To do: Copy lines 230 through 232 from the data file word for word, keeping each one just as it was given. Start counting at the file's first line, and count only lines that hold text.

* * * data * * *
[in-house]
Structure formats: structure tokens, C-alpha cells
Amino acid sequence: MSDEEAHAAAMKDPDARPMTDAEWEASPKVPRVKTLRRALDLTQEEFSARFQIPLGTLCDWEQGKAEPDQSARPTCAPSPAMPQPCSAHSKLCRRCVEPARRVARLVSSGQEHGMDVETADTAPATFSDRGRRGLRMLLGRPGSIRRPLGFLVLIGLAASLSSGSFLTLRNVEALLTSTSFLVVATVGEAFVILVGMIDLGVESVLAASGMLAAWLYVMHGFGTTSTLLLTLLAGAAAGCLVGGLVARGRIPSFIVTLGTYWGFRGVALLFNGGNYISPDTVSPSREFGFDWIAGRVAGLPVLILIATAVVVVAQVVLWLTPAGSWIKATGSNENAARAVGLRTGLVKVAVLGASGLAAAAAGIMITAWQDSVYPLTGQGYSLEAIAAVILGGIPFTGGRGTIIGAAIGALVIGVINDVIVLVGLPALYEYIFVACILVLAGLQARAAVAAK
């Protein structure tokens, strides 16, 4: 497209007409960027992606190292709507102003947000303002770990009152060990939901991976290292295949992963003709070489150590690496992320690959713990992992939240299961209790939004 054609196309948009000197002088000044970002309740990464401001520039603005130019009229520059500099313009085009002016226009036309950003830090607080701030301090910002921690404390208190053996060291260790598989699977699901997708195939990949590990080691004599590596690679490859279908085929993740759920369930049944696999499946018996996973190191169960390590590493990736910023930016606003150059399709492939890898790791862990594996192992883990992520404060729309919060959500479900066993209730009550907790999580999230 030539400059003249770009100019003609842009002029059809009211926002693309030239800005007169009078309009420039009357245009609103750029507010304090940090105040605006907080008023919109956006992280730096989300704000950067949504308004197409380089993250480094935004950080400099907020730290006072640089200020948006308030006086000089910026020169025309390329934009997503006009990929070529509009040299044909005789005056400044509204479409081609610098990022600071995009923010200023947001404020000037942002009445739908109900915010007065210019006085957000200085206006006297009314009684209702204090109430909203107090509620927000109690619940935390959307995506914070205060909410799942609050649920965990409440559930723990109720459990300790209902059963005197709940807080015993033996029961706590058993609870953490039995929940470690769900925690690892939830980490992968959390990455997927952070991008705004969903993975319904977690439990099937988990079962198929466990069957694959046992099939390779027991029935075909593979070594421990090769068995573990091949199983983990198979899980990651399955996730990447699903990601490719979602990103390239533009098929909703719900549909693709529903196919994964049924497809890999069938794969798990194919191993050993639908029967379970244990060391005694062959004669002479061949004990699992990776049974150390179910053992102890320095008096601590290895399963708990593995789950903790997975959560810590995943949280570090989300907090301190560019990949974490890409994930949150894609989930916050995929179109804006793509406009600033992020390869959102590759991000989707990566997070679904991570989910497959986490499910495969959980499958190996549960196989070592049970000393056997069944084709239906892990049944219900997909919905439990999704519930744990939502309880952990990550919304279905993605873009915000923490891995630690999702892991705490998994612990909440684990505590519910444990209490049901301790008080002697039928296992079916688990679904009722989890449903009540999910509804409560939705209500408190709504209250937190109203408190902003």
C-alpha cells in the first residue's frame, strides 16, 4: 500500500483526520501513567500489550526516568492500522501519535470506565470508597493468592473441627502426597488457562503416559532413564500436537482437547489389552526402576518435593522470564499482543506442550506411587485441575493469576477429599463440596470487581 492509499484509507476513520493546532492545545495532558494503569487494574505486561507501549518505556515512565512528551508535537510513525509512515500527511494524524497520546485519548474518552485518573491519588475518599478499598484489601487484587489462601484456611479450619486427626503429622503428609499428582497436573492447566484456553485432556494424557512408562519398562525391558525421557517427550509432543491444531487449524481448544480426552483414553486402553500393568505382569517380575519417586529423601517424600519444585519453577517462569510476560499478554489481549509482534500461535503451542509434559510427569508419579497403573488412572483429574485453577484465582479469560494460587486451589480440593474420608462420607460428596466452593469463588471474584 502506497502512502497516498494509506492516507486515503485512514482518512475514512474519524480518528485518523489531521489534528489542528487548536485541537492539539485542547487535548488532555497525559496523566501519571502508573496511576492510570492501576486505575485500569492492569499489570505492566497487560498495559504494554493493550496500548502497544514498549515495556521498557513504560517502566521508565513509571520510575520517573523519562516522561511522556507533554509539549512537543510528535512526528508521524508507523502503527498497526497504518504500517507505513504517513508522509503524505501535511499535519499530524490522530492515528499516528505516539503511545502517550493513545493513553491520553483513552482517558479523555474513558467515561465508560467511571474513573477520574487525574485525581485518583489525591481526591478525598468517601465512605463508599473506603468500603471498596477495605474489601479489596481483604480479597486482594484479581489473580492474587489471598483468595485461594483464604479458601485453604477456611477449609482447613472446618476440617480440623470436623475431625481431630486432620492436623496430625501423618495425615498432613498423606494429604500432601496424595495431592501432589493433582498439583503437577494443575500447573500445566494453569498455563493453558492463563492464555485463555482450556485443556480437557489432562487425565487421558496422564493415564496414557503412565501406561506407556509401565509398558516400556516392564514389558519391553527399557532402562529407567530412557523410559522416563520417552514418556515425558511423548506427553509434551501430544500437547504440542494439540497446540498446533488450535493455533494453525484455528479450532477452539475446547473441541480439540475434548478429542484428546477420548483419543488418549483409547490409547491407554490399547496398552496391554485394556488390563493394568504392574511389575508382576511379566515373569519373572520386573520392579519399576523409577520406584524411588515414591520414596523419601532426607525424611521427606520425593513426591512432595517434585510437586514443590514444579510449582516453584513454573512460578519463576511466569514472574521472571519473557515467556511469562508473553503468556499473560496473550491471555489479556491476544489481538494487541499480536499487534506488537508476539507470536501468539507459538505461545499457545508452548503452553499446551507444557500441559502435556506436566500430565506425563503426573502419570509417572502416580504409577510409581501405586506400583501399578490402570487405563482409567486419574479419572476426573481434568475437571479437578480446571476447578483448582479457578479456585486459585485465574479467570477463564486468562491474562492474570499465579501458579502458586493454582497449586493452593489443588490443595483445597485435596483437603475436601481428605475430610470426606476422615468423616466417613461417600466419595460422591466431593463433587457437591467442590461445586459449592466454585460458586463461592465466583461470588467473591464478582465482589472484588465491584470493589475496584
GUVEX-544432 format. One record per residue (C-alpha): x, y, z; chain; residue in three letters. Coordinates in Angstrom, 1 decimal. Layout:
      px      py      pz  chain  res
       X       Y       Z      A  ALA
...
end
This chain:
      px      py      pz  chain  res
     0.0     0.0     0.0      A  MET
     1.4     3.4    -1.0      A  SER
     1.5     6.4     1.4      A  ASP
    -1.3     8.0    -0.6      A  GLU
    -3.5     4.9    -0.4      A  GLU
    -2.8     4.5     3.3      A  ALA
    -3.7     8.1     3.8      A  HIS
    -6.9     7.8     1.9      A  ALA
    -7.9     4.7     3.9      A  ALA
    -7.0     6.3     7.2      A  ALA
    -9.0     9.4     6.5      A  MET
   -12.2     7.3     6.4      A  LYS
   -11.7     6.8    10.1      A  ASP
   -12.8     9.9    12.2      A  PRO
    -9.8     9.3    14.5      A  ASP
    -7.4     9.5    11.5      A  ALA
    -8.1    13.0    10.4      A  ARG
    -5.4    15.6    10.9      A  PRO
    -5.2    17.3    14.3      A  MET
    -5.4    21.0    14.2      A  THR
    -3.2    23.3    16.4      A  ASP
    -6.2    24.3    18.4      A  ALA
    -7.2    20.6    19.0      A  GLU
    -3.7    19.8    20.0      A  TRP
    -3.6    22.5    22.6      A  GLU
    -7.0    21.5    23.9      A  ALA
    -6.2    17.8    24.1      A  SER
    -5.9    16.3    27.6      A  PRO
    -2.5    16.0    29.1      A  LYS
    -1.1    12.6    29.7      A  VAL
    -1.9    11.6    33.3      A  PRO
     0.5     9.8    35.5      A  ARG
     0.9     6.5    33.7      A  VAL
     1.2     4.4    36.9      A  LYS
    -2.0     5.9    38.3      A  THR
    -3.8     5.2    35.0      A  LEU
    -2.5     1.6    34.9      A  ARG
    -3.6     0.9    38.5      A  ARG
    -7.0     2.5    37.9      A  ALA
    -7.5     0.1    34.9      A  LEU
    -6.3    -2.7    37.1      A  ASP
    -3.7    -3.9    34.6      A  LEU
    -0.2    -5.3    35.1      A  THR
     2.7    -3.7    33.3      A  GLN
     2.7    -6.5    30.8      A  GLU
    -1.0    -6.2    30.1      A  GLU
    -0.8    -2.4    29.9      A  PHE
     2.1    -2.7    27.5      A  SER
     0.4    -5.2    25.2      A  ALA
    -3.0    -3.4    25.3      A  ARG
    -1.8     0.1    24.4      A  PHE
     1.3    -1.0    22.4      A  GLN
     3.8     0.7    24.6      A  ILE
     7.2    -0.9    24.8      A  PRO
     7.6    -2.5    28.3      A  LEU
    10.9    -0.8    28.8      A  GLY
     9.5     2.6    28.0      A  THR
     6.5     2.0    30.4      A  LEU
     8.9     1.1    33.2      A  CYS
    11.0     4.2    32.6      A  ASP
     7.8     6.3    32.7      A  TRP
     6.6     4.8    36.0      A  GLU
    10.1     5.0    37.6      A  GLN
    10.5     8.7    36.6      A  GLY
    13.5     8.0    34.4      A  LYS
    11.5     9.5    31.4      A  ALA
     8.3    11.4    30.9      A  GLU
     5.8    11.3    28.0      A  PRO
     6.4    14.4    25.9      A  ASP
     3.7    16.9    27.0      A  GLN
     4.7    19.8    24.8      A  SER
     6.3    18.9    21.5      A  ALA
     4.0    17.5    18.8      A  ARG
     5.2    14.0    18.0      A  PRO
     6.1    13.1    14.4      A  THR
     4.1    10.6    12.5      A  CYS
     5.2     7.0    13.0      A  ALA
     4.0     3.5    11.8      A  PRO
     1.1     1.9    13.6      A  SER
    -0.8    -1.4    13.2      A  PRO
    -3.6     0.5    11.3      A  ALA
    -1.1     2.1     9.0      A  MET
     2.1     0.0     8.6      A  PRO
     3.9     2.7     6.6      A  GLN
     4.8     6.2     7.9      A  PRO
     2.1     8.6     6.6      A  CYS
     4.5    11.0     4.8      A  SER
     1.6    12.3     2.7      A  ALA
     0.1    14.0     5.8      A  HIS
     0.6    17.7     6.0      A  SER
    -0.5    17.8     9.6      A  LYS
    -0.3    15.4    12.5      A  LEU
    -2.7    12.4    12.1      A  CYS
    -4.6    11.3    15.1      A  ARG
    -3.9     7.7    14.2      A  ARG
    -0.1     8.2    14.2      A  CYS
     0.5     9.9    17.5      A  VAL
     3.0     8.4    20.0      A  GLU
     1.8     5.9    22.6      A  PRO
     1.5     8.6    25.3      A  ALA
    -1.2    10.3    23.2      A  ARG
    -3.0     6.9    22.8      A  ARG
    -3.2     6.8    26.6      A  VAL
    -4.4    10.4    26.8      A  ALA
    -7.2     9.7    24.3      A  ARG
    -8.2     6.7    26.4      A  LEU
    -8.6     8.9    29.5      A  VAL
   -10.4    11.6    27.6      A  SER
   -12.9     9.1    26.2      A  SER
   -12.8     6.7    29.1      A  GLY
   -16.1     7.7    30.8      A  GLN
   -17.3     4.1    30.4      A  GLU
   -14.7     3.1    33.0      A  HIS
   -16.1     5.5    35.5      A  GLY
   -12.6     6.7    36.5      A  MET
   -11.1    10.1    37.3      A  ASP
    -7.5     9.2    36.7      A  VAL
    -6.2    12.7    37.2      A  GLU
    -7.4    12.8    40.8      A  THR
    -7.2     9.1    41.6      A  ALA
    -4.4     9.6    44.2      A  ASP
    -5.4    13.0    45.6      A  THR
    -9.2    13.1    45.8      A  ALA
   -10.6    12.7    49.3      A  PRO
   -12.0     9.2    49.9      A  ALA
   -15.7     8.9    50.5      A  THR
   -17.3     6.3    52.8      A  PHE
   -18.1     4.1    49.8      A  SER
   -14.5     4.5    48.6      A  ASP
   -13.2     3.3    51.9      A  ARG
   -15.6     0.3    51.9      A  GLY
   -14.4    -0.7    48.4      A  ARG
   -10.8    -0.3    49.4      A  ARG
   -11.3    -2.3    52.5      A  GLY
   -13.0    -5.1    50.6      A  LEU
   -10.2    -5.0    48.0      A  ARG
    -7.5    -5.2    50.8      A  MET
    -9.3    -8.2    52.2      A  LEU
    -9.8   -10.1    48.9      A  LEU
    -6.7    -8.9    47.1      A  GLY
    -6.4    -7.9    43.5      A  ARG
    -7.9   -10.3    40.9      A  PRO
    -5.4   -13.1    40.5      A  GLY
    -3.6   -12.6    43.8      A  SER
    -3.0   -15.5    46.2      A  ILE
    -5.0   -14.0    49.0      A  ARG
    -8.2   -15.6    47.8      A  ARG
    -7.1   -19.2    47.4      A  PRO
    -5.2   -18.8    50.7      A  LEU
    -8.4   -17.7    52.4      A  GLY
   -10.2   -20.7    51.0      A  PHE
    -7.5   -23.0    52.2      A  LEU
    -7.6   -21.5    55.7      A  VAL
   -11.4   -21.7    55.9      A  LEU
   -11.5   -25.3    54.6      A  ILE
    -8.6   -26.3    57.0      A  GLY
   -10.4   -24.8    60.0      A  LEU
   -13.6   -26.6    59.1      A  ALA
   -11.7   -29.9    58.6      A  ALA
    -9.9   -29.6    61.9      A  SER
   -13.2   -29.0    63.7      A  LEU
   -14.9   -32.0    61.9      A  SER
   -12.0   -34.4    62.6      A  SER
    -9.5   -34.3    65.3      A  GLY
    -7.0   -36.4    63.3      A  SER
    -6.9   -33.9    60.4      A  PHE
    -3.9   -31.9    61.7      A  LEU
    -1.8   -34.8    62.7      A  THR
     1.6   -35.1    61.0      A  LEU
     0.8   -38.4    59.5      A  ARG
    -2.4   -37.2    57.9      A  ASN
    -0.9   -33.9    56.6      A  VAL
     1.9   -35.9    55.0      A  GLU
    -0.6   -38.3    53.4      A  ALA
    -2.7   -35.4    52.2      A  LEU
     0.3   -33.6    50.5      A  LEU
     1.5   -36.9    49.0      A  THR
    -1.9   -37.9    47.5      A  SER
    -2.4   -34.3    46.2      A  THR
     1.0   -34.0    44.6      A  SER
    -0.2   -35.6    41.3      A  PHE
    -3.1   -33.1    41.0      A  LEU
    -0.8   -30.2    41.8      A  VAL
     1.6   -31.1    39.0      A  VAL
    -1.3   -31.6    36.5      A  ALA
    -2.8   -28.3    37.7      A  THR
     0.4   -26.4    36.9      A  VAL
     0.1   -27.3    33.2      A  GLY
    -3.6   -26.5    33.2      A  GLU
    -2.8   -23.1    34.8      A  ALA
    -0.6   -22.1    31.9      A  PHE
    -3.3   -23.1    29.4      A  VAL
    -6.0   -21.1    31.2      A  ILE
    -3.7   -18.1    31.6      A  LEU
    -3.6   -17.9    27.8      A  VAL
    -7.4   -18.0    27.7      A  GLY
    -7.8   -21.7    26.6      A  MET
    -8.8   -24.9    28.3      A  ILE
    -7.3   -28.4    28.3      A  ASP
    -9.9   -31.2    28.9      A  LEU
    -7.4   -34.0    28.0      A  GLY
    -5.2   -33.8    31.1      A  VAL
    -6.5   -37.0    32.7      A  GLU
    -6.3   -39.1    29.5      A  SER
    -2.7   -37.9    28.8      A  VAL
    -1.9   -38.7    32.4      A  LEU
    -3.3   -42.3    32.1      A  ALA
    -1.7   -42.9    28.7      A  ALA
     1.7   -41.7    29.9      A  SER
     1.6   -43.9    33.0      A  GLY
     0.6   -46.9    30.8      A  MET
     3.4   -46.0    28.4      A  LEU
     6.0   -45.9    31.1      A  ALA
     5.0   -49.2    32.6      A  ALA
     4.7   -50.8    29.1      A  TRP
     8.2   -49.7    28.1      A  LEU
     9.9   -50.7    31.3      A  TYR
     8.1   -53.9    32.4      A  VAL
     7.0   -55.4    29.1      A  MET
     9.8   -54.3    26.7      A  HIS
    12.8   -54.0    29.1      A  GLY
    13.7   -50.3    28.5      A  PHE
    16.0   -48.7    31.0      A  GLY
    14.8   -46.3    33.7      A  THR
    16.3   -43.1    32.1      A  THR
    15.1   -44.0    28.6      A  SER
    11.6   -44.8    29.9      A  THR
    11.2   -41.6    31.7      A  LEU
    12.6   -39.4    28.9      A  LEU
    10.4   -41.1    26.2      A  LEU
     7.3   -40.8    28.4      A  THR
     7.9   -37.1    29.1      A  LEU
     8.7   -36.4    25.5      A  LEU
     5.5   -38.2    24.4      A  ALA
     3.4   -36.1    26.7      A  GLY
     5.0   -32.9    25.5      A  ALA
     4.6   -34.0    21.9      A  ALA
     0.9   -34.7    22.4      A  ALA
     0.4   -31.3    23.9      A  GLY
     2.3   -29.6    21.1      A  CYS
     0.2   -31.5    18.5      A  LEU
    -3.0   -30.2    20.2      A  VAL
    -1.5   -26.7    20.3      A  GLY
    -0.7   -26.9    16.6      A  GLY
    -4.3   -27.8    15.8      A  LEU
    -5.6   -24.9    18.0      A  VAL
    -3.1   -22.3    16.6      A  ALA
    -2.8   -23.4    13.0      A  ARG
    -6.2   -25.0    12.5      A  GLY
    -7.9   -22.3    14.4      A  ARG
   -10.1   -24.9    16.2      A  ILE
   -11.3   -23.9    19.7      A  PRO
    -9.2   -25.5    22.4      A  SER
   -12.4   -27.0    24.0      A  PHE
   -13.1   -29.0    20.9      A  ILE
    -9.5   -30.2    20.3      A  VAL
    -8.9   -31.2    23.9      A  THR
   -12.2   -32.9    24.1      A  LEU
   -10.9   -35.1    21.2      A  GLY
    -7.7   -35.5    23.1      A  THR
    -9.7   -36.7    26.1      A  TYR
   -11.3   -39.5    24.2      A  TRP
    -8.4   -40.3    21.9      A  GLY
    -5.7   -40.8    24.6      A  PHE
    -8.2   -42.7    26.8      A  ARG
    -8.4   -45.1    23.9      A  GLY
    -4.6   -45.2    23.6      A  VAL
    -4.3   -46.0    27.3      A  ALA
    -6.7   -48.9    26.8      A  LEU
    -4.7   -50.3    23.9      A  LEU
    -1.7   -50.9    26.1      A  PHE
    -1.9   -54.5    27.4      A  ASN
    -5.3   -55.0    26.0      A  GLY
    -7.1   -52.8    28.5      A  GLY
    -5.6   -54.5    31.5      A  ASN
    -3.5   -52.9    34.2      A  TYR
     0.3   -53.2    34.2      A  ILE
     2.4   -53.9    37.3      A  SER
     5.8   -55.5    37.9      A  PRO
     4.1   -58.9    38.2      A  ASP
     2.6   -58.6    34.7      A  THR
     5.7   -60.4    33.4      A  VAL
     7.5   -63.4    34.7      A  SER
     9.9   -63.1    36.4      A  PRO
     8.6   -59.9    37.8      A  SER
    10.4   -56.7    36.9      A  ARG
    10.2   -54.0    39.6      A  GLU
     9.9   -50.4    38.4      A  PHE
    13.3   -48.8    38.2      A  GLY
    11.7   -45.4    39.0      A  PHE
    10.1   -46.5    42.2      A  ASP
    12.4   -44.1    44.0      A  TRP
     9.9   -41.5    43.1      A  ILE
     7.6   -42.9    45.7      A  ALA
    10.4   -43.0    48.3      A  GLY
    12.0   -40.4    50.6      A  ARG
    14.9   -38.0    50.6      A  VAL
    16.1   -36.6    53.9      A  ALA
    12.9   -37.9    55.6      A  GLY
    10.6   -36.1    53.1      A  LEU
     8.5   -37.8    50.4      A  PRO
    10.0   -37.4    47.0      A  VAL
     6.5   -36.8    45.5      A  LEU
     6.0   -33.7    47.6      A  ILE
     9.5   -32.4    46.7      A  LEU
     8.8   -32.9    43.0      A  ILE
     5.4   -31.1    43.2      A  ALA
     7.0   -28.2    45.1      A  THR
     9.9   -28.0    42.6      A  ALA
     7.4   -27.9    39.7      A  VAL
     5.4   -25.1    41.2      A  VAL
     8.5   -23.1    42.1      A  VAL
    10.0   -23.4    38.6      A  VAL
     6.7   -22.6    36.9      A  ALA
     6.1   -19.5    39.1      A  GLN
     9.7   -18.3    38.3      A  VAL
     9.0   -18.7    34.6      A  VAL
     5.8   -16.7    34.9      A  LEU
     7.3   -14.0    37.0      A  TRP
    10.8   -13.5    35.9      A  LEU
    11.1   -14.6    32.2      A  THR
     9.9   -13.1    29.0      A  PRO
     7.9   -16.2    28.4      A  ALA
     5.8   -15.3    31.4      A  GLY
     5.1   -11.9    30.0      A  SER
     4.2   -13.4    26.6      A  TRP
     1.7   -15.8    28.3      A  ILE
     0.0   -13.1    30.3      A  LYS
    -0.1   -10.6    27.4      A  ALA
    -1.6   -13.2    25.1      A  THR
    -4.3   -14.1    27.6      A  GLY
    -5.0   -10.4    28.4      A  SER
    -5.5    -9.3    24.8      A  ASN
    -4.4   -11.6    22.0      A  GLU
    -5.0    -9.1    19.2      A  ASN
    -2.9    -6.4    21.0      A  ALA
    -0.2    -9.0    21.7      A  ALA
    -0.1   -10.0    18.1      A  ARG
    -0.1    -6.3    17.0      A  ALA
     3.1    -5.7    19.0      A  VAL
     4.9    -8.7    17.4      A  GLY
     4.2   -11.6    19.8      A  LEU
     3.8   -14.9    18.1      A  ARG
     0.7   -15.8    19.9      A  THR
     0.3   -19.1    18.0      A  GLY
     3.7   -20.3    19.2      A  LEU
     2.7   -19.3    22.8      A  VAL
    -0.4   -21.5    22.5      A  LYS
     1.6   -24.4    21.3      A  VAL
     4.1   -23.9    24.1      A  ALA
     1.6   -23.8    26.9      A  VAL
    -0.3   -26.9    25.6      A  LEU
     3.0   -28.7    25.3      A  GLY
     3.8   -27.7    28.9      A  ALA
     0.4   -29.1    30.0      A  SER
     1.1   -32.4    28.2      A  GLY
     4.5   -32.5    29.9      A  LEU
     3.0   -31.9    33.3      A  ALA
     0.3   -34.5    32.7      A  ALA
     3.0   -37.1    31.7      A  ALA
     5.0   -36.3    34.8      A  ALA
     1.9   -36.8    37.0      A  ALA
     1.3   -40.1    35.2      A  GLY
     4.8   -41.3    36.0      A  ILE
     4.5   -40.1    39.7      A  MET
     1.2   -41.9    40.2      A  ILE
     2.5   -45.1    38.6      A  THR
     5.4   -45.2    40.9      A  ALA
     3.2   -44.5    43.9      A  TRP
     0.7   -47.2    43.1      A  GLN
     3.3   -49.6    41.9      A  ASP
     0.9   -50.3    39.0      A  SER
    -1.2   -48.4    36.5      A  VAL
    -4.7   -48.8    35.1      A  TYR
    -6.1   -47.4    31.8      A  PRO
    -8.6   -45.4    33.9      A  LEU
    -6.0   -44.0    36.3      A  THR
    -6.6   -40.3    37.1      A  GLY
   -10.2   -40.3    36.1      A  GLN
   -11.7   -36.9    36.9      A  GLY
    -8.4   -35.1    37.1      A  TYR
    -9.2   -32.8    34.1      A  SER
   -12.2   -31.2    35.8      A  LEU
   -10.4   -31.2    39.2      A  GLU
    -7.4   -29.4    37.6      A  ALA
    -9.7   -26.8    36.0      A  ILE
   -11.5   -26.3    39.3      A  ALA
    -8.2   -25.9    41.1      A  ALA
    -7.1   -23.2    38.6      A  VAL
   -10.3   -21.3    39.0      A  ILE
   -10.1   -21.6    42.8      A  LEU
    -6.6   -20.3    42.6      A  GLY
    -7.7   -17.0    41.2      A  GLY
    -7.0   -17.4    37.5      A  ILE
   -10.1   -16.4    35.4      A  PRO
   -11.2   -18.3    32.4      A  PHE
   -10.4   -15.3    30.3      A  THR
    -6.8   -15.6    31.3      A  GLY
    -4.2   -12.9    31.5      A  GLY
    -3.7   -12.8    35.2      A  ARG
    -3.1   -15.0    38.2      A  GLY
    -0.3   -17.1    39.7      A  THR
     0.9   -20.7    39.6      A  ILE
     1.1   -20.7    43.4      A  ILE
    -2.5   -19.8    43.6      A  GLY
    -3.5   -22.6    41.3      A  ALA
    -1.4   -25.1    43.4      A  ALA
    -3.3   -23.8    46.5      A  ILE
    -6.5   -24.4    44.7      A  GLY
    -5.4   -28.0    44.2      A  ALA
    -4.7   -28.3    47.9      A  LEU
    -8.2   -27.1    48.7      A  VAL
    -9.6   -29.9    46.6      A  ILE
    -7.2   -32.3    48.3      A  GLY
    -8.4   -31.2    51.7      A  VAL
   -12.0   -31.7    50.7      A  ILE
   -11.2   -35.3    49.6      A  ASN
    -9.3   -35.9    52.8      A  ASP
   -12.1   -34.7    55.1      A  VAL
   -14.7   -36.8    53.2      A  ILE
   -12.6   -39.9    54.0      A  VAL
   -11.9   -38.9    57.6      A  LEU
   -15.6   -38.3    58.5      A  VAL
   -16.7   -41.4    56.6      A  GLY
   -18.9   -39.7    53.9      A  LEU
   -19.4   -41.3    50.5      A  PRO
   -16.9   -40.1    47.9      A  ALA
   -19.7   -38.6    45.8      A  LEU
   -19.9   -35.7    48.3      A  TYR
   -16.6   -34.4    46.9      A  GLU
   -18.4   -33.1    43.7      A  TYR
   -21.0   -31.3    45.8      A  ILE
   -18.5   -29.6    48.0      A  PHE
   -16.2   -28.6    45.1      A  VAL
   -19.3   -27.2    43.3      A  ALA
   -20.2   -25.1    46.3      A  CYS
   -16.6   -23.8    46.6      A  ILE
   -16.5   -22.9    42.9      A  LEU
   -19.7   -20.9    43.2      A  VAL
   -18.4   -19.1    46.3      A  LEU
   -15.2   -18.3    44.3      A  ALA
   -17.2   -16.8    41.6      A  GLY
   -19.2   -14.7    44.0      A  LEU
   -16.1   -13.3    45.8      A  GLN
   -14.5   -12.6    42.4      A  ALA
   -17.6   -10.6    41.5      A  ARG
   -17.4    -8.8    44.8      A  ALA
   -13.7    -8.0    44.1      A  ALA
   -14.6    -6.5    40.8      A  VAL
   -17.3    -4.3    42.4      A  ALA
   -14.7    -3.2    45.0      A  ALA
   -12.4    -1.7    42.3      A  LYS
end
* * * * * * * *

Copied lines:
     8.1   -53.9    32.4      A  VAL
     7.0   -55.4    29.1      A  MET
     9.8   -54.3    26.7      A  HIS